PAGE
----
In the absence of action by the FCC, the FAA's position on the issue will remain the same: The FAA does not expressly prohibit the use of cellular telephones in flight, but it has indicated its support of the FCC regulation in AC 92.21-1A. It is also important to note that 47 CFR 22.925 does not prevent the use of cellular telephones while the aircraft is on the ground. As long as the wheels are still touching the ground, the regulation does not prevent you from using your cellular telephone. However, keep in mind that airline or charter operator procedures may be more restrictive. Finally, even if the operator and/or pilot in command allows the use of cellular telephones on the ground, he or she is still required to make a non-interference determination before they may be used.

Posted by Greg

April 03, 2007

FAA's Office Of Chief Counsel Issues Draft Letter Of Interpretation Regarding Known Icing Conditions

The FAA's Office of Chief Counsel today published a Draft Letter of Interpretation regarding "known icing conditions". The Letter is a response to an AOPA request that the Chief Counsel's office rescind an earlier letter of interpretation issued by the Eastern Region that defined "known icing conditions" in a manner that could have the effect of placing severe constraints on when individuals in aircraft without deicing equipment could fly. (The Eastern Region stated that "high relative humidity" constitutes known icing conditions, which meant that in high relative humidity conditions when the temperature is near or below freezing, pilots would have to fly an aircraft with deicing equipment.) Rather than rescinding this narrow interpretation, the Chief Counsel's office published a draft interpretation seeking comments on its proposed interpretation of the term "known icing conditions".

Although the Letter appears to remove the rigidness of the Eastern Region's interpretation, it doesn't provide a precise definition of what constitutes "known icing conditions". The Letter begins its analysis by restating the NTSB precedent which provides that "known icing conditions exist when a pilot knows or reasonably should know of weather reports in which icing conditions are reported or forecast". It then states that any assessment of "known icing conditions" is fact-specific and "[w]hether a pilot has operated into known icing conditions contrary to any limitation will depend upon the information available to the pilot, and his or her proper analysis of that information in connection with the particular operation (e.g., route of flight, altitude, time of flight, airspeed, and aircraft performance characteristics), in evaluating the risk of encountering known icing conditions."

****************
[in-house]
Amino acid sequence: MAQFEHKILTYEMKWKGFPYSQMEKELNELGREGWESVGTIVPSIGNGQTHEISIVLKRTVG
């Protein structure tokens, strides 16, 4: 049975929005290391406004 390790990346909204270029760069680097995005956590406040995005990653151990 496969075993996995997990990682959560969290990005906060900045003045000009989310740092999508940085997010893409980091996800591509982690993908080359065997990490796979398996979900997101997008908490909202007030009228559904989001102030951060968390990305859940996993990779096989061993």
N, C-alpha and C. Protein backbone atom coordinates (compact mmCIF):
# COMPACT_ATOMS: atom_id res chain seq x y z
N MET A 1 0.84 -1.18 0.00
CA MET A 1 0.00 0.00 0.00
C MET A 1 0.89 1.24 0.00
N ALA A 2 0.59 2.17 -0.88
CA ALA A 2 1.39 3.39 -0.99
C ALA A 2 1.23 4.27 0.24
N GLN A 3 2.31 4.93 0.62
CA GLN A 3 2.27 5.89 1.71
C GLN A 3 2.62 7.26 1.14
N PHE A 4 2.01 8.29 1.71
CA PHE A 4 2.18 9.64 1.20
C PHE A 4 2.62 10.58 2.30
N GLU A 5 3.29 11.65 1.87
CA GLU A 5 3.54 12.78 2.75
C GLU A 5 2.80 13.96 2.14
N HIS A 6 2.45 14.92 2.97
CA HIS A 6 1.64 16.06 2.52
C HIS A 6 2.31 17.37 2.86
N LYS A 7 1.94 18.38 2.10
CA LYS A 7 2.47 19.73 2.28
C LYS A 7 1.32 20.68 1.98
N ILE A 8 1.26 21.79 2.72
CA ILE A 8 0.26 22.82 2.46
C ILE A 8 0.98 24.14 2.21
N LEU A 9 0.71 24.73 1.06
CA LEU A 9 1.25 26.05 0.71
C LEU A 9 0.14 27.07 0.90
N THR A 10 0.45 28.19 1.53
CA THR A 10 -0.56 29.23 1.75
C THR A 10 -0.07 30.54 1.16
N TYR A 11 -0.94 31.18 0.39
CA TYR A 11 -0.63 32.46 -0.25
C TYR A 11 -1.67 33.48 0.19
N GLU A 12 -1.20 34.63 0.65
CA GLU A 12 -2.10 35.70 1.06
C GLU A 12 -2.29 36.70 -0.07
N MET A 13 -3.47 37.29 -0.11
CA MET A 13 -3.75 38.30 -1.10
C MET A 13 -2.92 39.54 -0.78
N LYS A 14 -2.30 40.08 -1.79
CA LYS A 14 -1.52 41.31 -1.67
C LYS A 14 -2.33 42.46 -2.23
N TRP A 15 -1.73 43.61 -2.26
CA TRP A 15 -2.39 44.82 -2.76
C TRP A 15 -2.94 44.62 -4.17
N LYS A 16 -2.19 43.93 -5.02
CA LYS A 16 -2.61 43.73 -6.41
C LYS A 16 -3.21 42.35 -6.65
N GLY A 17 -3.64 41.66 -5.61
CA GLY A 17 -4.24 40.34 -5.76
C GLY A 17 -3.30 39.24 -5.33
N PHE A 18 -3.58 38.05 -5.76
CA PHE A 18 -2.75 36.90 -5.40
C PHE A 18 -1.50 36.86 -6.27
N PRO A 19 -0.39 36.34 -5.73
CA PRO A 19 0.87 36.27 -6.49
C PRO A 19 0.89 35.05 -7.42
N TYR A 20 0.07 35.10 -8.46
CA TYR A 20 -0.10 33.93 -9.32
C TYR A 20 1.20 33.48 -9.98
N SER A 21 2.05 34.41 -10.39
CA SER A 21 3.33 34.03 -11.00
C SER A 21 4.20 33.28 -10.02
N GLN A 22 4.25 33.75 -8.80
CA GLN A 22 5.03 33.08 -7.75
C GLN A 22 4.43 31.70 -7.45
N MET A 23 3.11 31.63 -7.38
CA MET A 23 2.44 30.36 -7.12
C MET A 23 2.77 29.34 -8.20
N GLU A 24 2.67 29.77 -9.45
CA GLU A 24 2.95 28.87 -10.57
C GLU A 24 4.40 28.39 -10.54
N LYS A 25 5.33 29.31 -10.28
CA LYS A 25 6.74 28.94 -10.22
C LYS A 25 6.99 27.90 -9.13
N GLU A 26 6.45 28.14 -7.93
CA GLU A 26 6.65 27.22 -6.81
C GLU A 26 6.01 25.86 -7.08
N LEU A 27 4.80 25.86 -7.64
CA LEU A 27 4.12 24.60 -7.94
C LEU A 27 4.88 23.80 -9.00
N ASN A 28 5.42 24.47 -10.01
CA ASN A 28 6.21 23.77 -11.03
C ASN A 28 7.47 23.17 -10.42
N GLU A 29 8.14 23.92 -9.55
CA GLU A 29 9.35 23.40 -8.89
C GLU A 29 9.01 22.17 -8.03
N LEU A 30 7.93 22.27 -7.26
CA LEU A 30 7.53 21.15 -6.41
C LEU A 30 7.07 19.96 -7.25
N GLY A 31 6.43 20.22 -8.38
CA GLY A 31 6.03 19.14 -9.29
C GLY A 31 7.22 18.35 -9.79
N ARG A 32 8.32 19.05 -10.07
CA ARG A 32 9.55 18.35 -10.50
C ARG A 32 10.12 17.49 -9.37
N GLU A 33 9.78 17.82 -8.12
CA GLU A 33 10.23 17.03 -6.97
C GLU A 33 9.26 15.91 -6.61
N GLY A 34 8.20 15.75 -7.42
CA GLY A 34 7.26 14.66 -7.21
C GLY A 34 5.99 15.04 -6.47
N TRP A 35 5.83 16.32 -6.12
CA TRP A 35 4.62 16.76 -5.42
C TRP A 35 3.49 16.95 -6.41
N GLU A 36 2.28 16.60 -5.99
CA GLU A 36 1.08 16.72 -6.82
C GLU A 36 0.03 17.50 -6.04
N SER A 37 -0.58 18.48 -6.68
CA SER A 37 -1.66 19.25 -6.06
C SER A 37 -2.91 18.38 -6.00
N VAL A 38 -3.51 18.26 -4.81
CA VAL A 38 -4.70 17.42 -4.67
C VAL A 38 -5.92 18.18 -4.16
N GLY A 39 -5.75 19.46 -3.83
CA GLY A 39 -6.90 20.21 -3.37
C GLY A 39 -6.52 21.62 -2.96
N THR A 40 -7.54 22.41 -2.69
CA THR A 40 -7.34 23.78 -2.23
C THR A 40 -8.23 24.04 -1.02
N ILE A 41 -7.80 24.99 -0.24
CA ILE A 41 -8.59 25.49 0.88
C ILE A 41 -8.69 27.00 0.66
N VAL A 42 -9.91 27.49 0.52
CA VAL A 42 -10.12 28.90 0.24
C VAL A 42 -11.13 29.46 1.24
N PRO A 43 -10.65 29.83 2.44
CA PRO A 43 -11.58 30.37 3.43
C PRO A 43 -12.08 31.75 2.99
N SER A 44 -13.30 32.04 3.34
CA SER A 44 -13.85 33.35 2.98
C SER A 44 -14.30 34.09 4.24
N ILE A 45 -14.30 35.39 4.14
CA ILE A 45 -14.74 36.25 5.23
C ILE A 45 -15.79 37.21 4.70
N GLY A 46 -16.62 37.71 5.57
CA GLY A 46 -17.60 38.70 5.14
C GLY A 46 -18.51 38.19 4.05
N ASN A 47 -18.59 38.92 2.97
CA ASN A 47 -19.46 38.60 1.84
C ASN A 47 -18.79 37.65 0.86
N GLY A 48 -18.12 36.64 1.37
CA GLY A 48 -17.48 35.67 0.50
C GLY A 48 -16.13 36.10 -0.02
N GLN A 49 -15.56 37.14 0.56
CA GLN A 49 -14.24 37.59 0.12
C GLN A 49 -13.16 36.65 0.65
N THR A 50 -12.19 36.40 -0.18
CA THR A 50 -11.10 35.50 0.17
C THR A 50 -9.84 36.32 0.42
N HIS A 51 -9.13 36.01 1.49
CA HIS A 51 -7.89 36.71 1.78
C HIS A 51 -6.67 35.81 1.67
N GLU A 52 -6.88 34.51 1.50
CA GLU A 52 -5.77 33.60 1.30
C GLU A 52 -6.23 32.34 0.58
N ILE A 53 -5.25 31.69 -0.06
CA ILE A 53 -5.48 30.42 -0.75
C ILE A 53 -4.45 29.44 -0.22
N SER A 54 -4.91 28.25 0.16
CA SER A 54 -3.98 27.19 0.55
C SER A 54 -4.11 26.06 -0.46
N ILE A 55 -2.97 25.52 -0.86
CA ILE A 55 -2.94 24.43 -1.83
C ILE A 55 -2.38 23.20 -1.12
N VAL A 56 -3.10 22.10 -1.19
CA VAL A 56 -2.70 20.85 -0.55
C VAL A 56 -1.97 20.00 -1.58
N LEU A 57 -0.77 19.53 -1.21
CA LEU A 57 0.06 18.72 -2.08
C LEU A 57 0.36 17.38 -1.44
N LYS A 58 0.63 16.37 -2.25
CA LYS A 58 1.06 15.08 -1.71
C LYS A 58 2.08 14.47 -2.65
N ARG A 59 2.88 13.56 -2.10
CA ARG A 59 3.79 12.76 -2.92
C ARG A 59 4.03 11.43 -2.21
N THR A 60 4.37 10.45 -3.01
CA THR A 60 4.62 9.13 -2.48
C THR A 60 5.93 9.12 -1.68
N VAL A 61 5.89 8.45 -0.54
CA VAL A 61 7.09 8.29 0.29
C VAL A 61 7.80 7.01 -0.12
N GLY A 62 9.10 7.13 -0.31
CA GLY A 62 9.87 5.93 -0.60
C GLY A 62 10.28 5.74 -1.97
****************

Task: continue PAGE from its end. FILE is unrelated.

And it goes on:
Known icing conditions will likely exist "[i]f the composite information indicates to a reasonable and prudent pilot that he or she will encounter visible moisture at freezing or near freezing temperatures and that ice will adhere to the aircraft along the proposed route and altitude of flight." The Letter also reiterates that a pilot has a duty to evaluate the weather conditions both before an anticipated flight, as well as continuously during a flight. Clear as mud, right?!

At the end of the day, I am not sure this Letter helps much, other than removing the "high relative humidity" restricting language. Pilots will still need to evaluate all available information both before and during a flight in order to make a reasonable determination as to whether "known icing conditions" are present along the proposed route of flight.

Comments to the draft letter are due no later than May 3, 2007 and depending upon the comments received, the FAA could decide to re-evaluate its position on known icing conditions. If you would like further information, you may contact Bruce Glendening, Regulations Division, Office of the Chief Counsel, Federal Aviation Administration, 800 Independence Ave., Washington, DC 20591; telephone (202) 267-3073.

Posted by Greg

April 02, 2007

Congressional Report Recommends Expansion Of Operation Safe Pilot Type Investigations

In a Congressional Report prepared on behalf of MN Representative Oberstar, the Committee on Transportation and Infrastructure Oversight and Investigations Majority Staff recommends that the FAA exercise more oversight of the medical certification process to uncover more of the falsifications that were discovered during Operation Safe Pilot. The report summarizes Operation Safe Pilot's cross-check of Social Security disability recipients against the airmen medical database and the discovery of airmen with medical certificates who were also receiving disability benefits for conditions that would otherwise be disqualifying.

In response to criticism from the DOT Inspector General, the FAA argued that pilot falsification on medical applications is not widespread and not worth the resources that would be required to expand the investigation beyond California. However, the report then observes that the FAA doesn't even "spot-check" medical applications and, in fact, penalizes airmen who do answer the application questions honestly (disclosure of a disqualifying condition could result in the FAA denying the airman a medical certificate).

The report concludes that the FAA should establish "a strategy to coordinate with providers of disability benefits to periodically sample and verify medical information provided on Airman Medical Certificate applications" and "[i]f nothing else, the knowledge that FAA is spot-checking disclosures—and that swift and meaningful consequences will follow if falsifications are found—should provide a powerful incentive for applicants to be more forthcoming on their applications for Airman Medical Certificates."

The report doesn't really reveal anything new or surprising. However, coming from Rep. Oberstar this report will likely get some attention and/or response. Don't be surprised if Operation Safe Pilot is expanded or some other mechanism is implemented to review/confirm airmen's responses on medical applications.

Posted by Greg